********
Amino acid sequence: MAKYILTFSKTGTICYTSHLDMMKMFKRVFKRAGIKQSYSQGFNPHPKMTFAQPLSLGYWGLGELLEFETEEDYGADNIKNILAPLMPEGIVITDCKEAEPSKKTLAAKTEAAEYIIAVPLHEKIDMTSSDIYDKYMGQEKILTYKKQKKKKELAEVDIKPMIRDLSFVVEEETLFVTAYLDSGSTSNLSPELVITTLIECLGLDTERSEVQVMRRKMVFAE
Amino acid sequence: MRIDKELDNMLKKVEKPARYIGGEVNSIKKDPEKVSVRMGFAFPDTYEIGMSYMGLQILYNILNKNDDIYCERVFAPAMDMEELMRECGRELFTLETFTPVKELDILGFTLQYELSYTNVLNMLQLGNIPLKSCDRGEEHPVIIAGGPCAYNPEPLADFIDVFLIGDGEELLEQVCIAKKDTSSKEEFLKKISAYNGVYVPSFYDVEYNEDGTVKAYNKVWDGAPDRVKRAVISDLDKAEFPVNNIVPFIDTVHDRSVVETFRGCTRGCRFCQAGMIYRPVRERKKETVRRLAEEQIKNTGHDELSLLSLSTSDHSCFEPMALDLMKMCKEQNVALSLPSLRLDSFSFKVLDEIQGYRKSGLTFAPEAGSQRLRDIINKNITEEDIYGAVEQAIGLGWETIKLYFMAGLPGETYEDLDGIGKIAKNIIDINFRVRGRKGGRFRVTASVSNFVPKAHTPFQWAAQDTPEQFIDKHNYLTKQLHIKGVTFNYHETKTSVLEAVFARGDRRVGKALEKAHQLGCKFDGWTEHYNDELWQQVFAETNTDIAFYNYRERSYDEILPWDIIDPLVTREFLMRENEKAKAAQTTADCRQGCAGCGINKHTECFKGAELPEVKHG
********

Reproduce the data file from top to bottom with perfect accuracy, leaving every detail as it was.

Amino acid sequence: MAKYILTFSKTGTICYTSHLDMMKMFKRVFKRAGIKQSYSQGFNPHPKMTFAQPLSLGYWGLGELLEFETEEDYGADNIKNILAPLMPEGIVITDCKEAEPSKKTLAAKTEAAEYIIAVPLHEKIDMTSSDIYDKYMGQEKILTYKKQKKKKELAEVDIKPMIRDLSFVVEEETLFVTAYLDSGSTSNLSPELVITTLIECLGLDTERSEVQVMRRKMVFAE
Amino acid sequence: MRIDKELDNMLKKVEKPARYIGGEVNSIKKDPEKVSVRMGFAFPDTYEIGMSYMGLQILYNILNKNDDIYCERVFAPAMDMEELMRECGRELFTLETFTPVKELDILGFTLQYELSYTNVLNMLQLGNIPLKSCDRGEEHPVIIAGGPCAYNPEPLADFIDVFLIGDGEELLEQVCIAKKDTSSKEEFLKKISAYNGVYVPSFYDVEYNEDGTVKAYNKVWDGAPDRVKRAVISDLDKAEFPVNNIVPFIDTVHDRSVVETFRGCTRGCRFCQAGMIYRPVRERKKETVRRLAEEQIKNTGHDELSLLSLSTSDHSCFEPMALDLMKMCKEQNVALSLPSLRLDSFSFKVLDEIQGYRKSGLTFAPEAGSQRLRDIINKNITEEDIYGAVEQAIGLGWETIKLYFMAGLPGETYEDLDGIGKIAKNIIDINFRVRGRKGGRFRVTASVSNFVPKAHTPFQWAAQDTPEQFIDKHNYLTKQLHIKGVTFNYHETKTSVLEAVFARGDRRVGKALEKAHQLGCKFDGWTEHYNDELWQQVFAETNTDIAFYNYRERSYDEILPWDIIDPLVTREFLMRENEKAKAAQTTADCRQGCAGCGINKHTECFKGAELPEVKHG